The creation of wildlife protected areas is set to benefit most African countries, a UN official has said.
Jaime Cavelier, senior environmental specialist with the Global Environmental Facility (GEF) said that the protected areas can develop sustainable tourism that can be a major source of revenue generation for the countries.
“The protected areas are capable of improving the country’s Gross Domestic Products (GDP) hence helped in improving the lives of populations,” Cavelier told EnviroNews in an interview on the sidelines of the UN convention on biodiversity that is ongoing in Sharm El Sheik, Egypt.
He said that the countries must begin to be strategic regarding their expenditures since donor funding is getting limited with time.
Cavelier said that the creation of conservancies has proven very useful as it helps offer communities socio – economic benefits and has reduced human – wildlife conflicts.
He said that with proper management, the revenue accrued from the protected areas can help support other sectors such as health, education and infrastructure.
Cavelier revealed that GEF has donated $131 million to help 19 countries in Africa and Asia to address problems associated with poaching that threatens the survival of wildlife globally.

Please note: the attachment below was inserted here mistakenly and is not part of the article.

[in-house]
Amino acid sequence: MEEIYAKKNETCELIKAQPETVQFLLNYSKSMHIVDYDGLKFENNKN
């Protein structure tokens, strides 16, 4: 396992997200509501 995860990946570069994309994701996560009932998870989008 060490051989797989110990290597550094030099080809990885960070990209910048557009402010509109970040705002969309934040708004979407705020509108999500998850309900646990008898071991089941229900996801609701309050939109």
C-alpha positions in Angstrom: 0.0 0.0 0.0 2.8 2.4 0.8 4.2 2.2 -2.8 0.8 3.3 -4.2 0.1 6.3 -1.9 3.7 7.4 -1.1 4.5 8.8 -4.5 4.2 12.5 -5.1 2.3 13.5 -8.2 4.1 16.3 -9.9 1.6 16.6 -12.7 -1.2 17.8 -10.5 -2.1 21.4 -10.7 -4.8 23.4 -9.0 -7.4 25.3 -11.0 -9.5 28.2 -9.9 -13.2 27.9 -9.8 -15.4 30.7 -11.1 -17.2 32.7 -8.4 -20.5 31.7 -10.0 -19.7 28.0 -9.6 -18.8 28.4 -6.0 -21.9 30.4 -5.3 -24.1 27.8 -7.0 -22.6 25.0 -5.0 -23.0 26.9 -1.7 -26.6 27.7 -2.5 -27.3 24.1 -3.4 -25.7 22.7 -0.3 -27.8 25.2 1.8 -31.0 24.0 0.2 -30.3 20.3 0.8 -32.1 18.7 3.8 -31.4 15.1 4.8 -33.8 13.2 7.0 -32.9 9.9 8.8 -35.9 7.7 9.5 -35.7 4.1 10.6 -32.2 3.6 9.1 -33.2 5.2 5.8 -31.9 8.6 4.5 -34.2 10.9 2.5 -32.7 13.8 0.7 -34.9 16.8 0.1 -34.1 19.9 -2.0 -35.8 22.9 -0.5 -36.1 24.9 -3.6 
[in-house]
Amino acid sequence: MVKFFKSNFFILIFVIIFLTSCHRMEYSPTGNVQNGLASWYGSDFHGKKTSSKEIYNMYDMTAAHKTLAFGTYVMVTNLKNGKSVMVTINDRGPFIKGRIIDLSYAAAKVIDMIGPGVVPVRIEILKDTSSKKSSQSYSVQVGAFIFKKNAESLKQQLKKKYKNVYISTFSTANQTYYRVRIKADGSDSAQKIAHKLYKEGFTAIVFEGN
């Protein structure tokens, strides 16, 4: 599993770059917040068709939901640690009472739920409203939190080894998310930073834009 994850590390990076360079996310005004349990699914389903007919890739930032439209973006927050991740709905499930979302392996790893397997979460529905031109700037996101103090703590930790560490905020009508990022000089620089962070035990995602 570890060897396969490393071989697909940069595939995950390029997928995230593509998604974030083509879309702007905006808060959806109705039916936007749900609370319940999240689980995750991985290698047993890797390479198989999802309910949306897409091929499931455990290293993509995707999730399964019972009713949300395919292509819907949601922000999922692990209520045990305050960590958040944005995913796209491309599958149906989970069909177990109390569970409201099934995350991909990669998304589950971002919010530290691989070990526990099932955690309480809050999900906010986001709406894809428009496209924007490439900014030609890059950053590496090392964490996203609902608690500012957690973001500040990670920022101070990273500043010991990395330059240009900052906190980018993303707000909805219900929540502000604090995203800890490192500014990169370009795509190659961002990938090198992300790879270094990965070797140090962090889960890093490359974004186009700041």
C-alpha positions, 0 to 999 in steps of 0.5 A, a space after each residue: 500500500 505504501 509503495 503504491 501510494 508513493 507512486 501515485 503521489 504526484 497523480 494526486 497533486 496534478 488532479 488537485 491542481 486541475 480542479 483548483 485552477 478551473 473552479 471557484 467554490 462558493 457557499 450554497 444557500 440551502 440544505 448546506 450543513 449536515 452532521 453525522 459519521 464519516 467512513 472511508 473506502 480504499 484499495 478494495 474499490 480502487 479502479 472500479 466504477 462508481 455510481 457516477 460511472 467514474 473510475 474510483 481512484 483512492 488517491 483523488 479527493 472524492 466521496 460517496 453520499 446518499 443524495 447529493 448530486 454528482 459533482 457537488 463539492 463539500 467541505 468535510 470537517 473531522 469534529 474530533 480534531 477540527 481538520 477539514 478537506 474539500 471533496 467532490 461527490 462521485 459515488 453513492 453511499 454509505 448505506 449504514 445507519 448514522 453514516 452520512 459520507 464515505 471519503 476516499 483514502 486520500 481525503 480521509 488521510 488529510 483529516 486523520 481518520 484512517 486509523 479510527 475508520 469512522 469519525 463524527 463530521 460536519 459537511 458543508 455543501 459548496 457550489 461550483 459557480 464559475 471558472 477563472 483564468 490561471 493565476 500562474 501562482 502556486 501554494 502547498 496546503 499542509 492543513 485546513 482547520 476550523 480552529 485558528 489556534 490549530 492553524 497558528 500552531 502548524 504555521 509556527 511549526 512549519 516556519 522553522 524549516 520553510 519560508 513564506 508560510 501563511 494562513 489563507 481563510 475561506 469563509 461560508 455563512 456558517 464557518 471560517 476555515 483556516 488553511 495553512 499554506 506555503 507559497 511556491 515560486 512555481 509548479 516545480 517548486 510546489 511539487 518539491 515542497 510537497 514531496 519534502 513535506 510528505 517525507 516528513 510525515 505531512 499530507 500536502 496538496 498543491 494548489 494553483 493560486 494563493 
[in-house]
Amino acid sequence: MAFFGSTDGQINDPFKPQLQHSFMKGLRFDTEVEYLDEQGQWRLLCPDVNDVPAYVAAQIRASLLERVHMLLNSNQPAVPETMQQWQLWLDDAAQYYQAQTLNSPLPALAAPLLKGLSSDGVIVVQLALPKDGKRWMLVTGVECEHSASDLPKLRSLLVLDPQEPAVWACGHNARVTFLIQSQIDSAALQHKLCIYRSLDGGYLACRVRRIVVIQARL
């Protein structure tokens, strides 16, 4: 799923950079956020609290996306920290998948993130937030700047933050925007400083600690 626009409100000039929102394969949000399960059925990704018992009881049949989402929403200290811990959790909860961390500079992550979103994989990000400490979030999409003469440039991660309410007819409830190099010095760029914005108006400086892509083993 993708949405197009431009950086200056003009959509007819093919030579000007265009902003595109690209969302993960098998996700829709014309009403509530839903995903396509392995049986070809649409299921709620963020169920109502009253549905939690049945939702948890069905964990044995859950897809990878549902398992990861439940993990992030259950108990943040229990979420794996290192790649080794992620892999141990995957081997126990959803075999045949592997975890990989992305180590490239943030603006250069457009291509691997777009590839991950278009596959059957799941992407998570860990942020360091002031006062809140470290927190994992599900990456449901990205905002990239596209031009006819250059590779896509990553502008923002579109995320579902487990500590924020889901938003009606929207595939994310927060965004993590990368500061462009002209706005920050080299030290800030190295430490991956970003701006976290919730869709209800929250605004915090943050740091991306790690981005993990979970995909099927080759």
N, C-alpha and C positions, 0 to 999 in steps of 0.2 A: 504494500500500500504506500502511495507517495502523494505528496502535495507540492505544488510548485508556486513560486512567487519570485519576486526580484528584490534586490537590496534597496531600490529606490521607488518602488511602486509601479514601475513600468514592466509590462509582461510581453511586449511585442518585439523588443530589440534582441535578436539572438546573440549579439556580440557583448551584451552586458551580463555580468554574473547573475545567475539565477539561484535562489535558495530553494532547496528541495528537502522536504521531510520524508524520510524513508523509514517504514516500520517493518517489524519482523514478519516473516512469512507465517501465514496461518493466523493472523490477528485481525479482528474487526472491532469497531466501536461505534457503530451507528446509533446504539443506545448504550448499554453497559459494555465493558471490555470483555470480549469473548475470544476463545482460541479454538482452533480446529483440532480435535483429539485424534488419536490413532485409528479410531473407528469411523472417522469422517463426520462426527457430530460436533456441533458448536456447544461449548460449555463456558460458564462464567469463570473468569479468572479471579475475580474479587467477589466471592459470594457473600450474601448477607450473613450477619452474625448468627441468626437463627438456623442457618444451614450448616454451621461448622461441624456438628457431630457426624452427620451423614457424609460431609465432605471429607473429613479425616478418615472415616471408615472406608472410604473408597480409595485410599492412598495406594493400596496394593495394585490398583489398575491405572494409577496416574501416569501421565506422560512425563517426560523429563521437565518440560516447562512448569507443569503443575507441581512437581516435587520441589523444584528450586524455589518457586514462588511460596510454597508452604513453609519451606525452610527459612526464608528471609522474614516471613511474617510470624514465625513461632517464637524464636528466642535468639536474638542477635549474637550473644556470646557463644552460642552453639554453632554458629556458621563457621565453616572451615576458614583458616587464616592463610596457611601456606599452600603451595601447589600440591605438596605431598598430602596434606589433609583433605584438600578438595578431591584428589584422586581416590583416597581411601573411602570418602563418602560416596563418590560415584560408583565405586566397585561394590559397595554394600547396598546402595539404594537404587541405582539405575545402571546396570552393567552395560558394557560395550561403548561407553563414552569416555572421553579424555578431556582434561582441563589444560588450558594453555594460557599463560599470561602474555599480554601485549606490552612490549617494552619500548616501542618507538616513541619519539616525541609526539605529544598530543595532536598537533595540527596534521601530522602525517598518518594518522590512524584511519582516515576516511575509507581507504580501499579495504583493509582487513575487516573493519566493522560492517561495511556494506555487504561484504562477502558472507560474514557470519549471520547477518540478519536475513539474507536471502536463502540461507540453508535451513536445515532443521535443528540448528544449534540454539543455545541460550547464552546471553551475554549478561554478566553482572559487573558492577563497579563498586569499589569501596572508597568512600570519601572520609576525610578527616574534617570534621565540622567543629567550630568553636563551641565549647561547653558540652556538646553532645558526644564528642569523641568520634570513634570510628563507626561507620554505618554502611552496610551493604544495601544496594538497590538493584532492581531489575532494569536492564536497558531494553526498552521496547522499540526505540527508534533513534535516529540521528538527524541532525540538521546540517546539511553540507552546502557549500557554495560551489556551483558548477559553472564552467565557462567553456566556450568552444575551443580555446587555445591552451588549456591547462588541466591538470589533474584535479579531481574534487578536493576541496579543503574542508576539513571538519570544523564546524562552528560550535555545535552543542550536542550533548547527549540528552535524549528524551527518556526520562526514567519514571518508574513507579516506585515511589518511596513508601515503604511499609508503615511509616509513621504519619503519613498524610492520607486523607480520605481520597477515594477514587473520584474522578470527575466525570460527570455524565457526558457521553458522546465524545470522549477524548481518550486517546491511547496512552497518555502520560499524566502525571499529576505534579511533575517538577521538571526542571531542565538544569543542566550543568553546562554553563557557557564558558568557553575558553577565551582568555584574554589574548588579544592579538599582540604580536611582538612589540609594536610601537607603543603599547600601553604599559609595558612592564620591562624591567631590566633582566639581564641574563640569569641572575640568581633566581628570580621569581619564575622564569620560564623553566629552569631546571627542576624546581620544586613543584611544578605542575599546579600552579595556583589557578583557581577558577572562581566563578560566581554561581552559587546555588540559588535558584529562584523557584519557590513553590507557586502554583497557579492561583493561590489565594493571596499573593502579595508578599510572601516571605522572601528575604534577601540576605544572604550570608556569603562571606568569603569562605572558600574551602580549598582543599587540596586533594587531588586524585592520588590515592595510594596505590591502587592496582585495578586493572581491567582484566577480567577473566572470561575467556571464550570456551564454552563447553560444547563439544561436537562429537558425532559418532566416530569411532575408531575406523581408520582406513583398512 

He said that part of the amount will be used to train wildlife rangers to help preserve pangolin and rhinos that are threatened with extinction due to demand for their products by illegal traders in wildlife products.
“It is important that governments allocate additional funds to help save the wildlife from extinction,” he added.
He further said that UN agency has also allocated $1.2 billion in recent years towards the conservation of biodiversity and a further 500,000 million towards climate change and land degradation through small grants projects.
The official said that GEF is in the process of integrating the programs on conservation of biodiversity, climate change and land degradation that has been running independently for a long time.
He said that the approach will forge a joint effort to help arrest environmental degradation that has been continuing despite interventions put in place by UN programmes and other development agencies.
Cavelier stressed the need for countries to mainstream fisheries and tourism as part of the productive sectors in line with SDGs.
The UN Biodiversity Conference 2018 has been going on since Nov. 13 in Egypt’s Red Sea resort city of Sharm El-Sheikh, with the participation of representatives from about 196 states, under the slogan of “Investing in biodiversity for people and plan”. It will come to an end on Thursday, Nov. 29.
By Duncan Mboyah